ANS is committed to advancing, fostering, and promoting the development and application of nuclear sciences and technologies to benefit society.
Explore the many uses for nuclear science and its impact on energy, the environment, healthcare, food, and more.
The division was organized to promote the advancement of knowledge of the use of particle accelerator technologies for nuclear and other applications. It focuses on production of neutrons and other particles, utilization of these particles for scientific or industrial purposes, such as the production or destruction of radionuclides significant to energy, medicine, defense or other endeavors, as well as imaging and diagnostics.
2024 ANS Annual Conference
June 9–12, 2024
Las Vegas, NV|The Mirage
The Standards Committee is responsible for the development and maintenance of voluntary consensus standards that address the design, analysis, and operation of components, systems, and facilities related to the application of nuclear science and technology. Find out What’s New, check out the Standards Store, or Get Involved today!
Latest Magazine Issues
Latest Journal Issues
Nuclear Science and Engineering
Fusion Science and Technology
China starts construction on 2 reactors
Construction formally began this week on two new nuclear reactors in China.
The China National Nuclear Corporation held a ground-breaking ceremony to mark the first phase of construction of the Jinqimen nuclear power plant in the eastern province of Zhejiang.
Dr. A. David Rossin was a member of the American Nuclear Society from 1955 until his death in 2020. He was also an ANS Fellow, the highest membership grade of the Society.
Dr. Rossin was born on May 5, 1931. His diverse career in the nuclear industry ranged from working with national laboratories and universities on nuclear and advanced energy technology, non-proliferation, radioactive waste management and low-level radiation issues, to energy policy issues when he was appointed by President Reagan as Assistant Secretary for Nuclear Energy, for the U.S. DOE from 1986-1987.
After his departure from the DOE in 1987, Dr. Rossin started a consulting firm, Rossin and Associates in Los Alto Hills, CA. He consulted with Lawrence Livermore, Sandia, and Los Alamos National Laboratories, and was a member and chair of the Diablo Canyon Independent Safety Review Committee from 1999 until 2002.
From 1996 until 2003, Dr. Rossin was a Center Affiliated Scholar at the Center for International Security and Cooperation at Stanford University. His research focused on the people and events which led up to the U.S. policy decision in 1977 to abandon reprocessing of spent nuclear reactor fuel. The thinking, writing, political judgments, tactical decisions and internal negotiations which led up to the policy itself were critical in defining its form, how it was implemented and the legislation that followed it.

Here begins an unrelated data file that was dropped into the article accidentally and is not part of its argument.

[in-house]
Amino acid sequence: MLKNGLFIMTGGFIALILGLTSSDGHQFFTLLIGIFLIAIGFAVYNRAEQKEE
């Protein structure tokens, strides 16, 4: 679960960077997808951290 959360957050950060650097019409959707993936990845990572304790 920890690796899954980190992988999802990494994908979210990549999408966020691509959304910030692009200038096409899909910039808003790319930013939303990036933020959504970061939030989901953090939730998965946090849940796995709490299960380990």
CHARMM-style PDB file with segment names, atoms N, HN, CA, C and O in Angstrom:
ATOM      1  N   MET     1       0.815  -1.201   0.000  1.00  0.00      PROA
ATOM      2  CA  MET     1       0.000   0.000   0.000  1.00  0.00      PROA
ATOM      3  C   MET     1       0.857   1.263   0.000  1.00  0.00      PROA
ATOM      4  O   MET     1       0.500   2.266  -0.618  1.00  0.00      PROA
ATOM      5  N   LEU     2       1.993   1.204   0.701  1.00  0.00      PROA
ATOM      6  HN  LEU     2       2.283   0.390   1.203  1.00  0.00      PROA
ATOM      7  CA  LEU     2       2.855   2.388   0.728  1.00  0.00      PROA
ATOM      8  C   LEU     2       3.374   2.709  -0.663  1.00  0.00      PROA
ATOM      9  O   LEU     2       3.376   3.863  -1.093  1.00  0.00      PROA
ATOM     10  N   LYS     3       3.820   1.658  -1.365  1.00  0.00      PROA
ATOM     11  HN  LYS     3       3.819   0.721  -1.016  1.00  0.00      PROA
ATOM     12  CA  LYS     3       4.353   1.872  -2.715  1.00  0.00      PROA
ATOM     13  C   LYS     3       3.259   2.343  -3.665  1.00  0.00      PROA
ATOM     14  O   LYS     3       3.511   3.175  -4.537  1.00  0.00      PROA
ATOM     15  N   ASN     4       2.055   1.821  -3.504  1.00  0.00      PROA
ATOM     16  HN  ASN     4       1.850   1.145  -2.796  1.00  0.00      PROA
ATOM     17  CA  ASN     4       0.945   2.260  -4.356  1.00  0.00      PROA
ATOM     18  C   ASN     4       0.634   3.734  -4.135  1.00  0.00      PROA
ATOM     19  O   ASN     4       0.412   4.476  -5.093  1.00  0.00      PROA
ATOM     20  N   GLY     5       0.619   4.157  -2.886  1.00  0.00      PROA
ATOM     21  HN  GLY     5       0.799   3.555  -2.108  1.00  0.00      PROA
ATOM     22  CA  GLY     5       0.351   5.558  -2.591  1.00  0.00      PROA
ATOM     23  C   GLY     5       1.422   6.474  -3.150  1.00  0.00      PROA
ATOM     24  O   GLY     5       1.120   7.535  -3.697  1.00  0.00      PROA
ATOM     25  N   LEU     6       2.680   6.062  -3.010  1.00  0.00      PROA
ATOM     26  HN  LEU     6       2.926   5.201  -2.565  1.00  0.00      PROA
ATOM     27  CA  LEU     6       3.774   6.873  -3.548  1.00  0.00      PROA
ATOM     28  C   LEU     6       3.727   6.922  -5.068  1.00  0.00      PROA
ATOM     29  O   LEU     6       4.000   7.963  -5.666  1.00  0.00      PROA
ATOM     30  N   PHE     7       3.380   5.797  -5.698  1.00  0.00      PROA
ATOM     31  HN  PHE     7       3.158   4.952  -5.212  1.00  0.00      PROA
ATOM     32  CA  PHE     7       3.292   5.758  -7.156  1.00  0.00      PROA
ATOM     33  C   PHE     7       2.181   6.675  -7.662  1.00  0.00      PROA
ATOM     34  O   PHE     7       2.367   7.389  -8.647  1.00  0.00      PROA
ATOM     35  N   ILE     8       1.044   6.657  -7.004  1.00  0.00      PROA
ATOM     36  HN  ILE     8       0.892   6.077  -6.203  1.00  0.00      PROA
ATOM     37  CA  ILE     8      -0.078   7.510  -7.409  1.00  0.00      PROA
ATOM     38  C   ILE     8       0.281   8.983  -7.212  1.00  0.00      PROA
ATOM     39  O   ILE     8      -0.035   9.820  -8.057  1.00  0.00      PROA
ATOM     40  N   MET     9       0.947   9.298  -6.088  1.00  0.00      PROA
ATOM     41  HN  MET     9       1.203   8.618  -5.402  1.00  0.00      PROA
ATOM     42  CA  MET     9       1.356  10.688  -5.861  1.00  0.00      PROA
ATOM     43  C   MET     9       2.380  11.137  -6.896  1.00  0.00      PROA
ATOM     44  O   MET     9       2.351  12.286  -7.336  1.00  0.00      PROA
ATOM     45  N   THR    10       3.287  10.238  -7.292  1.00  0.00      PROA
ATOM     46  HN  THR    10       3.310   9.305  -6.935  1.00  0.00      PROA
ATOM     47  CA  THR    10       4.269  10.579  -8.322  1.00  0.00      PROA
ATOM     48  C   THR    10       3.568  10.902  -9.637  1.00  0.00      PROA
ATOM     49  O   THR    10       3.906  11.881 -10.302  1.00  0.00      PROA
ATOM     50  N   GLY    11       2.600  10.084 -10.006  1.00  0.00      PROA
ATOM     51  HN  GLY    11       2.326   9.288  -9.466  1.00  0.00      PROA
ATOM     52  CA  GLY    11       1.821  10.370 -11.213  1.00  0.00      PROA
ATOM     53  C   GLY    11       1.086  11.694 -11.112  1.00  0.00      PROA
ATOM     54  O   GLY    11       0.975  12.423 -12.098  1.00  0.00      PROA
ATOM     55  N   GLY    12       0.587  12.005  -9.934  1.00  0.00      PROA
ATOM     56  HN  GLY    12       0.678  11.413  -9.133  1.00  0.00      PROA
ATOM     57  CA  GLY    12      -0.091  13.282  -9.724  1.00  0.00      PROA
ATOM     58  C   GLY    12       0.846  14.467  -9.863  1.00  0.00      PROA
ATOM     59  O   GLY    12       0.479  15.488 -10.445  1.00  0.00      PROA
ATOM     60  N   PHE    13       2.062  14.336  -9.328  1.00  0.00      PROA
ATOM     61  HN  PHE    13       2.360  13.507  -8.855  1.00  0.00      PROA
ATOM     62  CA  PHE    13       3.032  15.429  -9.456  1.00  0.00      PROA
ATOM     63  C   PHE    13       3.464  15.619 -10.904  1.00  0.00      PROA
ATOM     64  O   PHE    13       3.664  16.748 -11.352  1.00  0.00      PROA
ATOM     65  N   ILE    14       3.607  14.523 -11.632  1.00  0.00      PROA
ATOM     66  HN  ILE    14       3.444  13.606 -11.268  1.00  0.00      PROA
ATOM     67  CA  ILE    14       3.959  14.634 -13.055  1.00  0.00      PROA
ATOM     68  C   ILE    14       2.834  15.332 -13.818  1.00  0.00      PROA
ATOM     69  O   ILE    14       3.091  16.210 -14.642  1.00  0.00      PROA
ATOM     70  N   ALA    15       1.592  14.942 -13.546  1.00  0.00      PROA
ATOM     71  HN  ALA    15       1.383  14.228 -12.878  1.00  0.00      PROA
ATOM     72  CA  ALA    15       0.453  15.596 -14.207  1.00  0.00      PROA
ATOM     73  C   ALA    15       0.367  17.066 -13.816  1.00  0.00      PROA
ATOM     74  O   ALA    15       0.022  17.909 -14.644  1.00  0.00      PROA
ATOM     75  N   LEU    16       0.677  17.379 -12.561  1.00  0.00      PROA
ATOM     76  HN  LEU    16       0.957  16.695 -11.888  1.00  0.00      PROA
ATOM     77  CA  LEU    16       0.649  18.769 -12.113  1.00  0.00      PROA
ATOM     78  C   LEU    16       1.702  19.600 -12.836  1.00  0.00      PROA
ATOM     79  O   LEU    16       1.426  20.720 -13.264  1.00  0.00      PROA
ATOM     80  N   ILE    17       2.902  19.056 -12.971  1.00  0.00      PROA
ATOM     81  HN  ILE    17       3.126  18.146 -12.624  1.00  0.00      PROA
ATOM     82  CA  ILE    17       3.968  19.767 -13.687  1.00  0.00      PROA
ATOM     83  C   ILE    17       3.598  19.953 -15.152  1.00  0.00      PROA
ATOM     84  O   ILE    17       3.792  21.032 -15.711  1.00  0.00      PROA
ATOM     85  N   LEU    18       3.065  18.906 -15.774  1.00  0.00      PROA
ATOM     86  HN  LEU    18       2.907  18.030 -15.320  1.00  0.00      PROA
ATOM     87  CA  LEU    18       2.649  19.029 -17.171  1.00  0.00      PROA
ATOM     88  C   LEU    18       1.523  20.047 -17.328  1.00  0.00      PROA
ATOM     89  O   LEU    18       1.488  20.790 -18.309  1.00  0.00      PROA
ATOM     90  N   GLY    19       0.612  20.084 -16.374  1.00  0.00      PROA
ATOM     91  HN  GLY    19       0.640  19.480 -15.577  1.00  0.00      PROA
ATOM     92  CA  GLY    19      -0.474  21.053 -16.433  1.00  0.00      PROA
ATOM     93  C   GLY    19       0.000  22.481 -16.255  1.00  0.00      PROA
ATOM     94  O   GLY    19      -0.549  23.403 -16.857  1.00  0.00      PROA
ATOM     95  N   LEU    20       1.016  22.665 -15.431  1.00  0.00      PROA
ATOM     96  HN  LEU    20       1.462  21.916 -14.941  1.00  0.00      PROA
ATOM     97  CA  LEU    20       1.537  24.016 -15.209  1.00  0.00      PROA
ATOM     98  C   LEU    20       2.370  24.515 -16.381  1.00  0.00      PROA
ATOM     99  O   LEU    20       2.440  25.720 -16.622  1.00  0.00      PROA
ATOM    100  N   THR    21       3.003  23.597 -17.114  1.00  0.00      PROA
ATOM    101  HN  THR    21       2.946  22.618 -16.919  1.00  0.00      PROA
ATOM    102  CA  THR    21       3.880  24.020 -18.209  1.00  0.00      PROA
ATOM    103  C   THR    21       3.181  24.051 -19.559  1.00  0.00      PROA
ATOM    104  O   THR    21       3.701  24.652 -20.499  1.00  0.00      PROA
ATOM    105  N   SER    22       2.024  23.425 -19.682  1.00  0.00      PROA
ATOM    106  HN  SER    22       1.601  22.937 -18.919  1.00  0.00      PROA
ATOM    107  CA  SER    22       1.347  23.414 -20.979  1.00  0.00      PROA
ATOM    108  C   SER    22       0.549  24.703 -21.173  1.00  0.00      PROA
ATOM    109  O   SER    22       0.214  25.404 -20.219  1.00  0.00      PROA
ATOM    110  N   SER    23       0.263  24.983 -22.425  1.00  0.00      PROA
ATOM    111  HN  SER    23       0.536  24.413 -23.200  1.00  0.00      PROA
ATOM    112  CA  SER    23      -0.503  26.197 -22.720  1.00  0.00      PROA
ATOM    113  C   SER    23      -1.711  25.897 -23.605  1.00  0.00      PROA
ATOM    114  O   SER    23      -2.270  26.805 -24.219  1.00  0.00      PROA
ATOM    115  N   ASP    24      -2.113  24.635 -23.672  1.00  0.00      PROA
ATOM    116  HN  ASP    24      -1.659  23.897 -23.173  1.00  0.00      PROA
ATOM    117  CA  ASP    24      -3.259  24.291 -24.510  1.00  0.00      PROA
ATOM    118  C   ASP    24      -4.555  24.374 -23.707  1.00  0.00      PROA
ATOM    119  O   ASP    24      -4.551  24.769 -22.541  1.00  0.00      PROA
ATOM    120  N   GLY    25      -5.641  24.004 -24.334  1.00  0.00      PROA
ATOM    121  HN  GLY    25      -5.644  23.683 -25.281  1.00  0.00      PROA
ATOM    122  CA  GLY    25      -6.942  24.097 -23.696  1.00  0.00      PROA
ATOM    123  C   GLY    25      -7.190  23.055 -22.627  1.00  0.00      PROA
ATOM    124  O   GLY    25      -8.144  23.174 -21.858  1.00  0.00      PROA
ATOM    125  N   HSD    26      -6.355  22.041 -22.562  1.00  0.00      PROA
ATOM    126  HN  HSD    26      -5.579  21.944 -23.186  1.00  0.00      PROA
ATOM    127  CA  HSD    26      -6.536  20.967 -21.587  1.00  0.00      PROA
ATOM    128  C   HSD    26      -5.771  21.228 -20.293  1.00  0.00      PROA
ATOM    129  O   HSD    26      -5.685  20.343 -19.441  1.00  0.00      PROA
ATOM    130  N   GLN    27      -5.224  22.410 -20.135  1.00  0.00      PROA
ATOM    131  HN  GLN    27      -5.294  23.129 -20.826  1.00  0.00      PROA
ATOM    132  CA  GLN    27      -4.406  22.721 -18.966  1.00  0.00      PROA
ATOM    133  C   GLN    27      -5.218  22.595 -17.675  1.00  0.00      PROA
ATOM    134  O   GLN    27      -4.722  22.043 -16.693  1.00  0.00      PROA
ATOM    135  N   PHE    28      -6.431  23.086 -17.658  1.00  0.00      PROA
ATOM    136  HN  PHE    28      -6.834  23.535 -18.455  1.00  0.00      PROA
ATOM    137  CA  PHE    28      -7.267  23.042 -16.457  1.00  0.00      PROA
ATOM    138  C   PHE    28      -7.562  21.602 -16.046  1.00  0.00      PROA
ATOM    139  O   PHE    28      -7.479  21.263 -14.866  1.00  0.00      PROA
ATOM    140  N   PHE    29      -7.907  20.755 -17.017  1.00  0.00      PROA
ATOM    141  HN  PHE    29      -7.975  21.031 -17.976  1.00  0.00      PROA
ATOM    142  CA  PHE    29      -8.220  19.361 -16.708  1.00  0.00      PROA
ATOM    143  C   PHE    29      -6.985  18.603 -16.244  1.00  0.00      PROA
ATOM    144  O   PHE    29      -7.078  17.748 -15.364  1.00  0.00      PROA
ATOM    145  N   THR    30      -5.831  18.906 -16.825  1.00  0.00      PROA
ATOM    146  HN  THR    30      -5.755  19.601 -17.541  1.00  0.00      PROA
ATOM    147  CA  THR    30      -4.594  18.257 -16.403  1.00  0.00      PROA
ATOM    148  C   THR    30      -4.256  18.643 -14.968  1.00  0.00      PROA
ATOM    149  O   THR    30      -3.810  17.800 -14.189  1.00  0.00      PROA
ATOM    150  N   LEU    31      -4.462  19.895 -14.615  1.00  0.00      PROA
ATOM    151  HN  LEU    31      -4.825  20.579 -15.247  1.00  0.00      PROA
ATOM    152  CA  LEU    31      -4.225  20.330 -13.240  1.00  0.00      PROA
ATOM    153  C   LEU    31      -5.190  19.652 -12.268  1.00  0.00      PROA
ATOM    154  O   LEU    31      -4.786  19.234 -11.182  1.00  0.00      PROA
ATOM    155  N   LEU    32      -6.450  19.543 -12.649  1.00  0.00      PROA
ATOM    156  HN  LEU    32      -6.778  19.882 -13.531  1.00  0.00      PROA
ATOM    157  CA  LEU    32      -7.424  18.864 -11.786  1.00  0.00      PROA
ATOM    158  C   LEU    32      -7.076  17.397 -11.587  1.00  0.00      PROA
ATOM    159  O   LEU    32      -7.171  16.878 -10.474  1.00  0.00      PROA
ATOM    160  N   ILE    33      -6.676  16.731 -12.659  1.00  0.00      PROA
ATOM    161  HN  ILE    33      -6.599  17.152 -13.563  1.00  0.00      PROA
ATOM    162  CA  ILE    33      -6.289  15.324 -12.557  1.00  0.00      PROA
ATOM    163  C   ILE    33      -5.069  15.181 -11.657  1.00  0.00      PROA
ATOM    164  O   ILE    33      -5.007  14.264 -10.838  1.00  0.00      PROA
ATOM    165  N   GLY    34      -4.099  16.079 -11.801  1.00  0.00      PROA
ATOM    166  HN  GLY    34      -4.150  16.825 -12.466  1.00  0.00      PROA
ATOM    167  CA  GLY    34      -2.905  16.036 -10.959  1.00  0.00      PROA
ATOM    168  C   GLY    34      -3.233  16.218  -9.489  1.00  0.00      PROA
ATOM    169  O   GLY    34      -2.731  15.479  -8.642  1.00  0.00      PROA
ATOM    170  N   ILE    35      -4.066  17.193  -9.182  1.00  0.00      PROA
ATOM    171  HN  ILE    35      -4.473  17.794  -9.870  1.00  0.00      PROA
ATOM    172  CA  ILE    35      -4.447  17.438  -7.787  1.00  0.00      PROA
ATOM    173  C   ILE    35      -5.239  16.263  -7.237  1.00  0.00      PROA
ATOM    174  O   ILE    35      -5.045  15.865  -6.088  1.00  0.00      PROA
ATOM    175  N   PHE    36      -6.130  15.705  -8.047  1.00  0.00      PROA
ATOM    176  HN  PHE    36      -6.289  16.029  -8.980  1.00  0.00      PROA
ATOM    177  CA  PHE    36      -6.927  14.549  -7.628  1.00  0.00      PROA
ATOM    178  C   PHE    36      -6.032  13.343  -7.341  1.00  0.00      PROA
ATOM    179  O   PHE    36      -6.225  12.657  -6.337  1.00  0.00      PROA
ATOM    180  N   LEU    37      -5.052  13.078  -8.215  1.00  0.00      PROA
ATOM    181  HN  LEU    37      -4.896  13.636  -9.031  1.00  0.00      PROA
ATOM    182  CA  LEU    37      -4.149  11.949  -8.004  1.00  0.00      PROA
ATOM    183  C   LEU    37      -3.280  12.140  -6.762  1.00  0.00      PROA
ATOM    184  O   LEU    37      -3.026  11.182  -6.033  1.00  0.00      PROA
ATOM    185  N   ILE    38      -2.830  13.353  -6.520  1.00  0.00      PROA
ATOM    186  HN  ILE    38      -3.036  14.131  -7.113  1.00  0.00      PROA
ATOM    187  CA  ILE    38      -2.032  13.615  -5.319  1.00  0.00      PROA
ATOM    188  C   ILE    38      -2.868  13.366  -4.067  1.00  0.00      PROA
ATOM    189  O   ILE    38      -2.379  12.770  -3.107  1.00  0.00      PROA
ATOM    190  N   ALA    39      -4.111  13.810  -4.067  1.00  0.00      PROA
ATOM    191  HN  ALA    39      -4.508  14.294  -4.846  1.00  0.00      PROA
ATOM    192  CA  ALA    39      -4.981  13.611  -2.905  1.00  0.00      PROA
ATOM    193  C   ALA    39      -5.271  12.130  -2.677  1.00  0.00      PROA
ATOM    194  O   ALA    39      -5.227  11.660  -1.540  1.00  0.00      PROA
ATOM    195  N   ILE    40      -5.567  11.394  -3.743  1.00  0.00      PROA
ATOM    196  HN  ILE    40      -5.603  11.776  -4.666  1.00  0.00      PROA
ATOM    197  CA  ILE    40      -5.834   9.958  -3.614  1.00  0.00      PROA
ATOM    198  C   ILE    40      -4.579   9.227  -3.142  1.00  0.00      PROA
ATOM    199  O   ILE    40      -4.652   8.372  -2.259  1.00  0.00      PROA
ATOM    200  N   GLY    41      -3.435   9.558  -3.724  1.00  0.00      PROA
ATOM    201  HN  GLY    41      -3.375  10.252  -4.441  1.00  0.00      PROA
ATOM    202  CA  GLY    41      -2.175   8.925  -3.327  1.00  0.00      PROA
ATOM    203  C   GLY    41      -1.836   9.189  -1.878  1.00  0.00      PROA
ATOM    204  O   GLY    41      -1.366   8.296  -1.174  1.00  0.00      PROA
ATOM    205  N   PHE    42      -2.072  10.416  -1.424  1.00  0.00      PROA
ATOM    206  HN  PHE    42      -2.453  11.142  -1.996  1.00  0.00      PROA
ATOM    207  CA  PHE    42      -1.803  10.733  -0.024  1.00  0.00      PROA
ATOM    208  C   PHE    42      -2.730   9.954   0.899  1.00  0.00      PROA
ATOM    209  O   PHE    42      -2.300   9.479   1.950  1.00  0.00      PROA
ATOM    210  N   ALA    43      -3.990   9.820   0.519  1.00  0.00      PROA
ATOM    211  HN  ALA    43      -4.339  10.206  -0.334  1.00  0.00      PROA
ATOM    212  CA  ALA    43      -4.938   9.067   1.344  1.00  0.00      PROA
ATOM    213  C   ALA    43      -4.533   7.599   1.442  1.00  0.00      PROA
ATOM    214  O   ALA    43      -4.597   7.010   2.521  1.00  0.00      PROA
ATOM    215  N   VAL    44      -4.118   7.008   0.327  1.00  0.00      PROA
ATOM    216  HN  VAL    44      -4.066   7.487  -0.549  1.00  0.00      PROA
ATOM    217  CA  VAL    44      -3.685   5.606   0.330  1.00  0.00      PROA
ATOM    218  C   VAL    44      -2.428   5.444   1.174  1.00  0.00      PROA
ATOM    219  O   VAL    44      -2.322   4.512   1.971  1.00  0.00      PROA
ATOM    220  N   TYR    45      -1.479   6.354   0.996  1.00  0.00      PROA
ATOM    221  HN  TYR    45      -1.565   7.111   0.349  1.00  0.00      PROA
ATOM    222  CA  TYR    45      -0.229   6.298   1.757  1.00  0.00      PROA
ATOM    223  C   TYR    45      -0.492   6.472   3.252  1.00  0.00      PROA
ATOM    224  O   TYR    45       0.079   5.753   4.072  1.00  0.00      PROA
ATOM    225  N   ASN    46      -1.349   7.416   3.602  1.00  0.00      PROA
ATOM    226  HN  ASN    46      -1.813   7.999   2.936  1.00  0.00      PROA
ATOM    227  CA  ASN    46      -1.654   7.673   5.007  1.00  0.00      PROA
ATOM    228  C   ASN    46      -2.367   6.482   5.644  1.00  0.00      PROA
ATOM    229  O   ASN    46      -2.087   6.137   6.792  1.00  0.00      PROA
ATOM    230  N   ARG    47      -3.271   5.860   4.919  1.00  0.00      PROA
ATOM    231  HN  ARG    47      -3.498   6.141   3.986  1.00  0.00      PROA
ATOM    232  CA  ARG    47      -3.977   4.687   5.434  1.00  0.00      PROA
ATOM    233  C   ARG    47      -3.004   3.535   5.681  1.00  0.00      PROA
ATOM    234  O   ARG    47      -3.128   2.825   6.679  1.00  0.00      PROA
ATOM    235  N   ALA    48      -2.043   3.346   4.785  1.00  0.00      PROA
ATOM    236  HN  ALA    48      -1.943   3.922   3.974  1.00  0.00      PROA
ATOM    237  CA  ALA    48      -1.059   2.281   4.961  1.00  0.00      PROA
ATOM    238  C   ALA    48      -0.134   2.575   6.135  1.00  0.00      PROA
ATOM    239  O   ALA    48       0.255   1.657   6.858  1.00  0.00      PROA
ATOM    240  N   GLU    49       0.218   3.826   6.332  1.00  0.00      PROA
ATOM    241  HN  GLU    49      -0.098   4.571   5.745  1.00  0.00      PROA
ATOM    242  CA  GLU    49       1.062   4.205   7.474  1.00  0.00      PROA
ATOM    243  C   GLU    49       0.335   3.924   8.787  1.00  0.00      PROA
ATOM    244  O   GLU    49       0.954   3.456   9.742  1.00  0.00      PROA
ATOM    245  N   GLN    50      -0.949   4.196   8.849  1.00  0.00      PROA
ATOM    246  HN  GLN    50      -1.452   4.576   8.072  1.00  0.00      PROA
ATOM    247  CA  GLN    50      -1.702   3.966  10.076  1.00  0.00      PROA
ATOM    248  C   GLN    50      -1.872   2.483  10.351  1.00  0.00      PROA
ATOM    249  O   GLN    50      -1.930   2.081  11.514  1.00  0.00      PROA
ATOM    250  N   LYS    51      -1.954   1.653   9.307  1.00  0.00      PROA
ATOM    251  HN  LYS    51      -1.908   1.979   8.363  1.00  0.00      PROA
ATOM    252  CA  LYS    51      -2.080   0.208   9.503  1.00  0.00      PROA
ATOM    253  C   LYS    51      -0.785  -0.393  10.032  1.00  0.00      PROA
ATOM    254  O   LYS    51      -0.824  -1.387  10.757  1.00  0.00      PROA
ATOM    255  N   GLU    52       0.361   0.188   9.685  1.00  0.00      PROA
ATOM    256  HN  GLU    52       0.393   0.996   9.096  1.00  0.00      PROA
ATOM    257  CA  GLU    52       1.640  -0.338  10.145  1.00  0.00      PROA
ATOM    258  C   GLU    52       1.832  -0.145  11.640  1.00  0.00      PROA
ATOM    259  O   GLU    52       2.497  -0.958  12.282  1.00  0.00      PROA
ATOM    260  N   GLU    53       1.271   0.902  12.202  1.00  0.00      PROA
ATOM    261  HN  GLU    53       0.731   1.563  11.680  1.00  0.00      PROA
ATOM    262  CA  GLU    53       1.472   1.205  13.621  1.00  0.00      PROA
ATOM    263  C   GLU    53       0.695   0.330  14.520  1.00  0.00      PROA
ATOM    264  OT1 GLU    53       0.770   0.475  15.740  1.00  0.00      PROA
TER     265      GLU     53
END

Throughout his career he was able to interview several hundred individuals who were personally involved with President Ford and President Carter. His interviews also included many active critics of nuclear power, some of whom claimed personal influence on the critical decisions in 1976 and 1977.
Dr. Rossin was Director of the Nuclear Safety Analysis Center (NSAC) at EPRI 1981-86. From 1972 to 1981, he was with the Commonwealth Edison Company, where he was Director of Research and chaired the company’s Nuclear Waste Task Force. In 1982 he was voted Electric Industry Man of the Year, for his efforts to improve public understanding of nuclear, energy and environmental issues.
He was a visiting scientist in Nuclear Engineering at the University of California, Berkeley (1988-91), and taught a graduate level course on the nuclear fuel cycle. He and Professor T. Kenneth Fowler published a book titled Conversations on Electricity and the Future - Findings of an International Seminar and Lessons from a Year of Surprises, University of California PS, Berkeley (June 1991).
At Argonne National Laboratory (1955-1972) he served on the Laboratory’s Safety Review Committee and was its Chair for two years. His scientific research focused on predictions of embrittlement of nuclear reactor pressure vessel steel, and he published papers that continue to be referenced in lifetime assessments for commercial nuclear power plants.
A native of Cleveland, Ohio, Dr. Rossin received his B.S. in engineering physics from Cornell University in 1954; an M.S. degree in nuclear engineering from the Massachusetts Institute of Technology (MIT) in 1955; a Master’s in Business Administration from Northwestern University in 1963; and a Ph. D. in metallurgy from Case Institute of Technology (now Case Western Reserve University) in 1966.
Dr. Rossin passed away on April 7, 2020.
Read Nuclear News from July 1992 for more on David.
Last modified November 3, 2023, 4:52pm CDT